Graduating students: we prioritised students who would graduate this academic year to minimise the chance that their job or further study opportunities would be adversely affected. We are now deciding the best type of graduation ceremony or celebration in consultation with students and staff.

Off-campus students: as travel remains restricted, we have accepted that many international students may not be able to arrive at the start of the autumn semester. Teaching plans are ‘hybrid’ face-to-face and online, including support for all off-campus students and for staff unable to return. Contingency plans have to include moving rapidly back to 100% online delivery in the event of a resurgence of COVID-19 in China.

Assessment: while maintaining academic standards, we are more flexible in assessment methods. Online exams have been introduced for off-campus students with similar (or higher) invigilation rigour than on-campus. Communication was critical as students needed to be disabused of a mistaken perception that they would be able to cheat online without penalty. Once this was clear, the number of students returning to campus accelerated!

Admissions: we have reviewed our admissions requirements to be more flexible, for example not holding up applications when physical certified copies of documents are missing due to shutdowns elsewhere. For example, extending the validity period for IELTS scores when applicants can’t take an IELTS test. Unfortunately, we see other universities being rigid in admissions, creating stress for applicants. In one case a UNNC master’s graduate with a distinction in English language teaching and an IELTS test one week out of date was seen to have insufficient proof of English capability for another UK university.

Global thinking: especially in a crisis, there is a danger that international universities’ UK teams focus on ‘close to home’ priorities and issues. When designing policies, it is important to look at their application in different geographies – for example, specifying a starting date for virus-related academic regulations that is right for the UK but not for China.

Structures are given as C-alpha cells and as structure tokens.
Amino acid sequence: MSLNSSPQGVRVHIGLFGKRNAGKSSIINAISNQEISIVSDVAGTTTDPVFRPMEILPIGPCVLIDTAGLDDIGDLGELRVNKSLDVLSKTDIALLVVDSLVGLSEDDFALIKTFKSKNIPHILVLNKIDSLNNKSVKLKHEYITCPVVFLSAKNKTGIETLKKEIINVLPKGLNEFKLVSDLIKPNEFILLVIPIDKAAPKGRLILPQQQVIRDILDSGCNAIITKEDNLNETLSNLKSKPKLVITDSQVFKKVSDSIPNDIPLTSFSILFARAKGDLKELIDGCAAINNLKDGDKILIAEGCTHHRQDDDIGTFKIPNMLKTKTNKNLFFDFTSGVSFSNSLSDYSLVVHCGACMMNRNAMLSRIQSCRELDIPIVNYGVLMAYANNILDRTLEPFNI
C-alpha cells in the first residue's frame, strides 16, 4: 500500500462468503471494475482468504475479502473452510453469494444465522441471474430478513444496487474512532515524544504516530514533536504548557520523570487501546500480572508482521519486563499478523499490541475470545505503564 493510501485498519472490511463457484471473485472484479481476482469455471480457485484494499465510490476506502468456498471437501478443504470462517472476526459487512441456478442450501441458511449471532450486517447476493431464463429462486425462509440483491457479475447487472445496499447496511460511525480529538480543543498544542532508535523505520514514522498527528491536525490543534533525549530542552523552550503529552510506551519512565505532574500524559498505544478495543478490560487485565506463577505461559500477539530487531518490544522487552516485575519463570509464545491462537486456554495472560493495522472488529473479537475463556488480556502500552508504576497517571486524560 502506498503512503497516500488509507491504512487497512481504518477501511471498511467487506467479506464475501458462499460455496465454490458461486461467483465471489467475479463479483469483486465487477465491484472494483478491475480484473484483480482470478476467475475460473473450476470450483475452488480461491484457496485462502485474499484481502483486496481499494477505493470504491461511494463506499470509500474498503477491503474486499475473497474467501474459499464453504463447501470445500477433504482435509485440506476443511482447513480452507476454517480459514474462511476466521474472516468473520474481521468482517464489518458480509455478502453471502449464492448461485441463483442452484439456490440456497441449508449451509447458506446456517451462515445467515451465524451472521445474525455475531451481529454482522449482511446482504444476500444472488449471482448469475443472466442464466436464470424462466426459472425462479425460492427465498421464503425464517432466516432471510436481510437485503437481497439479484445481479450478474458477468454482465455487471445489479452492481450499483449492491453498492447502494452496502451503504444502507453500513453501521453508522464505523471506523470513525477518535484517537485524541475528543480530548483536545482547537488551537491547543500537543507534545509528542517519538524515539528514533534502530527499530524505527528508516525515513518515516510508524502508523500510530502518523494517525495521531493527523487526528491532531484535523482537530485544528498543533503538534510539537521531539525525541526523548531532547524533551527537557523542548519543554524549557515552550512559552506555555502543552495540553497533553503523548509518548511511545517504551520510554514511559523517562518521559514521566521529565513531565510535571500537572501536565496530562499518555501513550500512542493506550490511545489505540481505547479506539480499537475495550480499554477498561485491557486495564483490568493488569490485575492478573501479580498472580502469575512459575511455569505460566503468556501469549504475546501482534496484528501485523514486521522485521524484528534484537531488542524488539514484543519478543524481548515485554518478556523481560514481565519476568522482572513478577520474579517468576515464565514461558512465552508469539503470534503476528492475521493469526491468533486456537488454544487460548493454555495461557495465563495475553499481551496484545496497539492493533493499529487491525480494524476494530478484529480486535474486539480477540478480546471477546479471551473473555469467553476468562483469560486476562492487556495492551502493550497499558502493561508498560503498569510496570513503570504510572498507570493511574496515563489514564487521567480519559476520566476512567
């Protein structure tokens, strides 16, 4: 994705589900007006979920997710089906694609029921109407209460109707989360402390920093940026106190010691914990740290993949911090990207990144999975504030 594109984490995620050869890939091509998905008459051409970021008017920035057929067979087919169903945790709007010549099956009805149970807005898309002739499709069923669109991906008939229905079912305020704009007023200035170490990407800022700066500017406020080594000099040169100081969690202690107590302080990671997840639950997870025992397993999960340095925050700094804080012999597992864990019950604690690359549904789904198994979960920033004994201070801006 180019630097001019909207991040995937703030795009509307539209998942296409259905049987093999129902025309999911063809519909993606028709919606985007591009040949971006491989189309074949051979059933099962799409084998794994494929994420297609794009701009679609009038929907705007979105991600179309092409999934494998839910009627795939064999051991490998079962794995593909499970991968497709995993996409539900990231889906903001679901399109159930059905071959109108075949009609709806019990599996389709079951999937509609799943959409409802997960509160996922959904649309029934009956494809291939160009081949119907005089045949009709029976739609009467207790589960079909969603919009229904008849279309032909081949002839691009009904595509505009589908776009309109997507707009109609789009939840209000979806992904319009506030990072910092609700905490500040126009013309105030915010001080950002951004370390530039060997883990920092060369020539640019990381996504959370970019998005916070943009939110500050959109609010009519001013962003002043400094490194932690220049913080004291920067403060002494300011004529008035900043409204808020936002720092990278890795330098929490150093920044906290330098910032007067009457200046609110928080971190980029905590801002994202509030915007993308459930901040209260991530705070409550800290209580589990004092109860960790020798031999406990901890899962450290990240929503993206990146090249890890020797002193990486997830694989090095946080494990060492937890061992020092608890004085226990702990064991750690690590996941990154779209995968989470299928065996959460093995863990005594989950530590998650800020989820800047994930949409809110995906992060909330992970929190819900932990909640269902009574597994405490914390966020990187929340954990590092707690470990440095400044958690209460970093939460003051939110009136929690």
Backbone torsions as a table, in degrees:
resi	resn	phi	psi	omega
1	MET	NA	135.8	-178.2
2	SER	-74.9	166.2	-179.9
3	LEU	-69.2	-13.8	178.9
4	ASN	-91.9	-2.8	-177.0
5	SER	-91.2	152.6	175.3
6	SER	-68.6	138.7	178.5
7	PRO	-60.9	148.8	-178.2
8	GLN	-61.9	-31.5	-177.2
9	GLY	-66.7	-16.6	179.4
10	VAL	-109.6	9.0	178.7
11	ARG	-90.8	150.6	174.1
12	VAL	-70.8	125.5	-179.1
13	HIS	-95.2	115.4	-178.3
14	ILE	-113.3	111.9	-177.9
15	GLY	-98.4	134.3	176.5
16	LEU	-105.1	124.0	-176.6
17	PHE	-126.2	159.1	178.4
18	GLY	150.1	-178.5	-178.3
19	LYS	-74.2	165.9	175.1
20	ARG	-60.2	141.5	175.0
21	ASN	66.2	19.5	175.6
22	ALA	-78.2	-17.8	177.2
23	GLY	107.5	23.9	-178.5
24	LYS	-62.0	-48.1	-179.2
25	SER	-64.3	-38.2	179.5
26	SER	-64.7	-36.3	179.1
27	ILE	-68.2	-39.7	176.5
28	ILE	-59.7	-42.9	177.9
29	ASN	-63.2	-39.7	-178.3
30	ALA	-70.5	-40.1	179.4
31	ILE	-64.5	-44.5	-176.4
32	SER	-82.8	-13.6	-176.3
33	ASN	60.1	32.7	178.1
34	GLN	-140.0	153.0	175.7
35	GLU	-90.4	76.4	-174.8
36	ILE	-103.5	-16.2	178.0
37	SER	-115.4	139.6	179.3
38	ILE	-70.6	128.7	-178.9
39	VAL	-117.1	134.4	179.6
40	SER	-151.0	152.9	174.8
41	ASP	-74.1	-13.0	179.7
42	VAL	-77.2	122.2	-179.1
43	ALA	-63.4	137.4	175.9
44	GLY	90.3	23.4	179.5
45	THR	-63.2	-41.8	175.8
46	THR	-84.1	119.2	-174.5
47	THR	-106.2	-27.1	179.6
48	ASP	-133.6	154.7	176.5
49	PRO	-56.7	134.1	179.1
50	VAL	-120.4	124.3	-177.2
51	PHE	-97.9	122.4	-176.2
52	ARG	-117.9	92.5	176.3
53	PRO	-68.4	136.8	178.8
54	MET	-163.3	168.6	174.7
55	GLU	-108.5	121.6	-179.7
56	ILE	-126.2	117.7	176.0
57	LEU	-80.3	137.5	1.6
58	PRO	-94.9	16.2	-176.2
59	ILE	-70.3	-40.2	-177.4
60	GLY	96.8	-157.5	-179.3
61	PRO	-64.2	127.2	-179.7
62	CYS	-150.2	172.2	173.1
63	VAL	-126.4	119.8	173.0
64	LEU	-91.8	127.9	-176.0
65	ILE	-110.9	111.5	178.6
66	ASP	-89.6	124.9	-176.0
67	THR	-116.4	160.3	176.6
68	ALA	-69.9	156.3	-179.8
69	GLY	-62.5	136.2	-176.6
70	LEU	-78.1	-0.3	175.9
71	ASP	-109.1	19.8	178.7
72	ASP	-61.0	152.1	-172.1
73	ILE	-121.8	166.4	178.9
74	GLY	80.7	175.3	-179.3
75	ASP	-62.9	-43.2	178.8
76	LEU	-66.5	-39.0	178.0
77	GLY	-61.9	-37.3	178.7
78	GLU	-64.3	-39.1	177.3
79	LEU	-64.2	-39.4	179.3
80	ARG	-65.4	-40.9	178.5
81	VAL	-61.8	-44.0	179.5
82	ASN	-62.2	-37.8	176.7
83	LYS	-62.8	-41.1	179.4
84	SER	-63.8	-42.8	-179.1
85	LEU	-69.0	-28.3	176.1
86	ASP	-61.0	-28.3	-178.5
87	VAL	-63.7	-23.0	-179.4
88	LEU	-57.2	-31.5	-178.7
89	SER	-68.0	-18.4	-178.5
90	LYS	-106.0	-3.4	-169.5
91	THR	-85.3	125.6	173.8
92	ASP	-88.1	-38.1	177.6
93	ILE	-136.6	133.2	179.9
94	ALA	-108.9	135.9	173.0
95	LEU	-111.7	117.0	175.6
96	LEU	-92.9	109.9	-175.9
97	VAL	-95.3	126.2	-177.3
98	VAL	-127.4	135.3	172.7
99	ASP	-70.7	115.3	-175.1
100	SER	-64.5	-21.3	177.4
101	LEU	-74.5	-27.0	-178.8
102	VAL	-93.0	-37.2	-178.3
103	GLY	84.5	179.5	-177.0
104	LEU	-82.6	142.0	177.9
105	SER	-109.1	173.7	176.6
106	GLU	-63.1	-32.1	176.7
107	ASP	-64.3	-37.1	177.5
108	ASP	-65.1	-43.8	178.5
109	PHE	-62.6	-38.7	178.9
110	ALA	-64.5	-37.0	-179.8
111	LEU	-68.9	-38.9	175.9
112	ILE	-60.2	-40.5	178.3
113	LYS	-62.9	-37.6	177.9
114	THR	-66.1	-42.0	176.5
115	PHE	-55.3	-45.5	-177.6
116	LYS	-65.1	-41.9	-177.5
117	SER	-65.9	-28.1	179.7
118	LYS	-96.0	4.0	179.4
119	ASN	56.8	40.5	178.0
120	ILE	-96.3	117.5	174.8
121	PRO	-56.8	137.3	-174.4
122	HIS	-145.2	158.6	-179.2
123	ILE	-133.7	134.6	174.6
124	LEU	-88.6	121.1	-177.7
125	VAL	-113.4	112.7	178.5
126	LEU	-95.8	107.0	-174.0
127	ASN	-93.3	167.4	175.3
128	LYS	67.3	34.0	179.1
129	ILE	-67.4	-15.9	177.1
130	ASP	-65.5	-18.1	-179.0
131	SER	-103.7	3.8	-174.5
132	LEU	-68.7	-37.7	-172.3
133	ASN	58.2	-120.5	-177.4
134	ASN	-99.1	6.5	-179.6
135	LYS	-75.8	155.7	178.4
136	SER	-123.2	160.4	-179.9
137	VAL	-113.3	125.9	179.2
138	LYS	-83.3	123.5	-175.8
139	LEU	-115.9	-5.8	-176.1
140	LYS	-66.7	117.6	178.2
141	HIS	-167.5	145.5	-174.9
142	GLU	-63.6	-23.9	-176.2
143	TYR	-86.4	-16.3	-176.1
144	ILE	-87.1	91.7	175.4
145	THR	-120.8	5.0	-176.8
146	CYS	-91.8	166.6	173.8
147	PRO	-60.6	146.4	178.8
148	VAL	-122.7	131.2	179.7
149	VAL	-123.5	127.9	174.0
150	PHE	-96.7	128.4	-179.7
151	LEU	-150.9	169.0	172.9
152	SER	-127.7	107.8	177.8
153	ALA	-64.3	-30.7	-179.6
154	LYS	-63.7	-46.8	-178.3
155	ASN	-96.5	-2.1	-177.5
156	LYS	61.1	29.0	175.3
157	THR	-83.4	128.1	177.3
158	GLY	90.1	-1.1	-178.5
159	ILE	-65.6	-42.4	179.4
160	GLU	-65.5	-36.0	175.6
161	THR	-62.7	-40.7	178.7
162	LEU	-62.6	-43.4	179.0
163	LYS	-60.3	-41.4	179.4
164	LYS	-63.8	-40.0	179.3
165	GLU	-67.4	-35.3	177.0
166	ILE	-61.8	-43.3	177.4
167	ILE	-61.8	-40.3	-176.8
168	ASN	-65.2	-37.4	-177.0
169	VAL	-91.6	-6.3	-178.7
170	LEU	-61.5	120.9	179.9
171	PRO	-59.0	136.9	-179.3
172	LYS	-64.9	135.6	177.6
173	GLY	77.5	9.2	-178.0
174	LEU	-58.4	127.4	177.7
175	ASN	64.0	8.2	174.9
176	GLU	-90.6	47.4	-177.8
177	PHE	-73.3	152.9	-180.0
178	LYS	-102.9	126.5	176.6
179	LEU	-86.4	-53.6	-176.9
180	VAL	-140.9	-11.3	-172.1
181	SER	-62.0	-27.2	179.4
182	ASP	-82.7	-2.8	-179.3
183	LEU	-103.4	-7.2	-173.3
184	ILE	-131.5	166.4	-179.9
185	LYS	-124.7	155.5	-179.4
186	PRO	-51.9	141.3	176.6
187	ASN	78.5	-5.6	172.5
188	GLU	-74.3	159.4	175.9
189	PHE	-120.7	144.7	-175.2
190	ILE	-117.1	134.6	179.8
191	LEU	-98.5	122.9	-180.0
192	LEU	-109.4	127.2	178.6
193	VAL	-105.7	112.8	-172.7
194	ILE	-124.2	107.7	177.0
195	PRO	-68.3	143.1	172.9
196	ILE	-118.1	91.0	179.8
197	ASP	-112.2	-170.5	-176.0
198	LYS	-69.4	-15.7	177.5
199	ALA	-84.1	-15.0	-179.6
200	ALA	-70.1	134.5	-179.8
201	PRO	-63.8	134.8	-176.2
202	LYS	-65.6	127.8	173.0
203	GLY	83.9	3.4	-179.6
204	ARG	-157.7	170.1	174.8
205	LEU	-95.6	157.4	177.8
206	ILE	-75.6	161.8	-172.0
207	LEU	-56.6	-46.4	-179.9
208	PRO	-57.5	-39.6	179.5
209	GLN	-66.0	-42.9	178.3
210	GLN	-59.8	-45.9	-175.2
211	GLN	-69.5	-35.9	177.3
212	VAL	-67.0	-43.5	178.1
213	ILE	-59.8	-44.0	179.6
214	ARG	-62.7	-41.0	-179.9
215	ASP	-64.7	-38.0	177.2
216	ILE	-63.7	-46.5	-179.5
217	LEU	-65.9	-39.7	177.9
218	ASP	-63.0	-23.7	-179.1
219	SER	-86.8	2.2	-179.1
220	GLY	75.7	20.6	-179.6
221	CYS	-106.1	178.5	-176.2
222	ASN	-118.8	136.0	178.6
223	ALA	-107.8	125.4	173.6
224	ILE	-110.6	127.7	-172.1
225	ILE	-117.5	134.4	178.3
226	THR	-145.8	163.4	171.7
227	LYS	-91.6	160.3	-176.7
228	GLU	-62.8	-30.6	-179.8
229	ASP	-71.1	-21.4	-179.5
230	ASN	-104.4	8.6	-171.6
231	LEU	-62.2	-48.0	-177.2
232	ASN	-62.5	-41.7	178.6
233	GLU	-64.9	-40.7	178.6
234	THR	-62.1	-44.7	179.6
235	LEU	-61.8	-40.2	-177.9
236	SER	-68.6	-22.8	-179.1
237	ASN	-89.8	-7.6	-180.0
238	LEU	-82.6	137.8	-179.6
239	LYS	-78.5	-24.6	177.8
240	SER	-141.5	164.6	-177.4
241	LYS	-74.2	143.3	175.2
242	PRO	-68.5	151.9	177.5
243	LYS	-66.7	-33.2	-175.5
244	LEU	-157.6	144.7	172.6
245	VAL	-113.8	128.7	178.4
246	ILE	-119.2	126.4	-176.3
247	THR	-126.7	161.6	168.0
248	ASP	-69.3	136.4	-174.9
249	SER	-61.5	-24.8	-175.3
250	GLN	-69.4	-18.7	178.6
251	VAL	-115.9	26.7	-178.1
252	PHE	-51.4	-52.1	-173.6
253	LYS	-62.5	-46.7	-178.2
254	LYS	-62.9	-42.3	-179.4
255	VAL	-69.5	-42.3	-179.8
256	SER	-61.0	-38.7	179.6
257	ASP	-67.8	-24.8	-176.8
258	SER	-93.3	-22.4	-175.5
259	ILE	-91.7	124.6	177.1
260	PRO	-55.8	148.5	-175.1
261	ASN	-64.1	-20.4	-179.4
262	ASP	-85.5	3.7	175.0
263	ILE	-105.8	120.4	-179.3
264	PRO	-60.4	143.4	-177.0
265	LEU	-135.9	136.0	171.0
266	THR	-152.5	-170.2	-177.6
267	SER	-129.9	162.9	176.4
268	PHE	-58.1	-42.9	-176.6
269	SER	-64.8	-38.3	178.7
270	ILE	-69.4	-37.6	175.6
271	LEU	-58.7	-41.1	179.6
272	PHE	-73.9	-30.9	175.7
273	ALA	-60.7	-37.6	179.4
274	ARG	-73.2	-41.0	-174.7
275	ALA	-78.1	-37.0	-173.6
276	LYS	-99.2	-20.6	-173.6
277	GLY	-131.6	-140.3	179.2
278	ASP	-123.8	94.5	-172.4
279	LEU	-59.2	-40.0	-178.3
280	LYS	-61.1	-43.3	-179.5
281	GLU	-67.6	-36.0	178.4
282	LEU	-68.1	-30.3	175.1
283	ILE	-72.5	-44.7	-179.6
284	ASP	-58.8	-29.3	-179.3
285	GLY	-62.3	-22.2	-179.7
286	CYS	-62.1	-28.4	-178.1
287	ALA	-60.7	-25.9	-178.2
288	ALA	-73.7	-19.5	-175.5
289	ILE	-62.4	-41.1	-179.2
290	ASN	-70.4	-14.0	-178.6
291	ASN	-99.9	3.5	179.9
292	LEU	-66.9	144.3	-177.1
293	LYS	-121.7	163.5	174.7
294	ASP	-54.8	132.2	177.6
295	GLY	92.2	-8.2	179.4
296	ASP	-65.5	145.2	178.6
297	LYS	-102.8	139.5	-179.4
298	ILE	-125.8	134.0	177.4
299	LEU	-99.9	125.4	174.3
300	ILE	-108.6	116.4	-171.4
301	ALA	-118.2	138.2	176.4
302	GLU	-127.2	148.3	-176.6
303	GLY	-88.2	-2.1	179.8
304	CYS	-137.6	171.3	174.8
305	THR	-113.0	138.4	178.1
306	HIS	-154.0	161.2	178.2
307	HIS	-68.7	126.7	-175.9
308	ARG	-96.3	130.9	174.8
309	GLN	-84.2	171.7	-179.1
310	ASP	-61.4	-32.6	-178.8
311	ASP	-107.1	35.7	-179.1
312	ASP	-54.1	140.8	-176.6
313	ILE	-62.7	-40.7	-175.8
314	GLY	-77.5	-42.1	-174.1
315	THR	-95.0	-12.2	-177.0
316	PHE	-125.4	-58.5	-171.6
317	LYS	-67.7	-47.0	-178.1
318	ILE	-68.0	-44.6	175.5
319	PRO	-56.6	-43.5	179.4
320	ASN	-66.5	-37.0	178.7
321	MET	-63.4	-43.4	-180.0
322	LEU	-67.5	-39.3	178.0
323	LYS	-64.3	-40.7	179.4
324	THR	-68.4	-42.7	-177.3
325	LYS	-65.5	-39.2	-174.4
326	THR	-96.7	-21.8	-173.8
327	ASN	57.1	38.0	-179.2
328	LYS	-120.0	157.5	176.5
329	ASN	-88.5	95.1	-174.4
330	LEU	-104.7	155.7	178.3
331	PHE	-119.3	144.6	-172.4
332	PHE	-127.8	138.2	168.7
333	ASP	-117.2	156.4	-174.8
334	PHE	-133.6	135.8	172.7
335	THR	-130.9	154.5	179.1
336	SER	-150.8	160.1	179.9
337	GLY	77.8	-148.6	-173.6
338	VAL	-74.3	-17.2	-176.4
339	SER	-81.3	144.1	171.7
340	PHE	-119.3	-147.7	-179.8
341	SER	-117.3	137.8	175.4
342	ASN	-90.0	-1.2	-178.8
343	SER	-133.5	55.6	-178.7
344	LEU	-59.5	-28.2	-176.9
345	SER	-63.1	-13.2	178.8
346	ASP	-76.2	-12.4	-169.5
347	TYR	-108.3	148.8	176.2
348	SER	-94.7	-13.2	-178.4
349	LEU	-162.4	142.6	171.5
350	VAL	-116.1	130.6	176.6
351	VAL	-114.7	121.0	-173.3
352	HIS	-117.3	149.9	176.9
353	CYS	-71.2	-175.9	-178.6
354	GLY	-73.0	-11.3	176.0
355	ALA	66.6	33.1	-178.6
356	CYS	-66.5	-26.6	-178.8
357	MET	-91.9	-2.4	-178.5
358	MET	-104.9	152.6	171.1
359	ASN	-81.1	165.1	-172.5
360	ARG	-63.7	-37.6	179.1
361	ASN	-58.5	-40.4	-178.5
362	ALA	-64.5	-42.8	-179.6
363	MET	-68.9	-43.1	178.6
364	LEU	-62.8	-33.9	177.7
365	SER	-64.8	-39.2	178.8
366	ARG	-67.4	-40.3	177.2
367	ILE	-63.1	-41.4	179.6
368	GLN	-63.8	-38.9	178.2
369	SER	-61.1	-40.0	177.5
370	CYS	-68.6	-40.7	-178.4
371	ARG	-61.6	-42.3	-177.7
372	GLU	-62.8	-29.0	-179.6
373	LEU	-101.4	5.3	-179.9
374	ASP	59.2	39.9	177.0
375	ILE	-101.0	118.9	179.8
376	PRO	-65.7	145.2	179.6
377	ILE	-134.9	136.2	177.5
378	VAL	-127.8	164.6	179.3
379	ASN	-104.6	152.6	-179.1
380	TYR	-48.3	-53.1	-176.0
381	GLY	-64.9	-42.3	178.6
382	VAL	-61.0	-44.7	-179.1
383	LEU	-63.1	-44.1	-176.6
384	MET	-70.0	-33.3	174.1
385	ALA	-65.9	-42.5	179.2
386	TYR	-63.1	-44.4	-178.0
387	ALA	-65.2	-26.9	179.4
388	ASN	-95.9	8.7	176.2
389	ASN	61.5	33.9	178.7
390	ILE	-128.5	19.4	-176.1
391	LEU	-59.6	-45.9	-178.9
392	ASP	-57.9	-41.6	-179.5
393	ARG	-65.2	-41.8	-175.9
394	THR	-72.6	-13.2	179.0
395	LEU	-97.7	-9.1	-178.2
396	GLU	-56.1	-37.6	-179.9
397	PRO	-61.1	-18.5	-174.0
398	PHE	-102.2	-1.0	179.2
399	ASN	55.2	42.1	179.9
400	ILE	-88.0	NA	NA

New opportunities: we are looking hard at what to embed based on our online delivery, for example systematic recording of lectures has been highly valued by students, and computer-based online examinations more relevant to today’s world than handwritten ones. Digital open days have also proved successful as well as being environmentally friendly.

While no one would have wished to have this year’s COVID-19 experience, it has shown how faculty members, professional and support staff at UNNC have done amazing work in maintaining academic standards and quality, as well as developing new student experiences. Hopefully the lessons UNNC has learned are of use to others as they emerge from the COVID-19 crisis.

About the author

Professor Martin Lockett is Dean of the Faculty of Business at the University of Nottingham Ningbo China. He is a QAA reviewer of both UK and transnational education.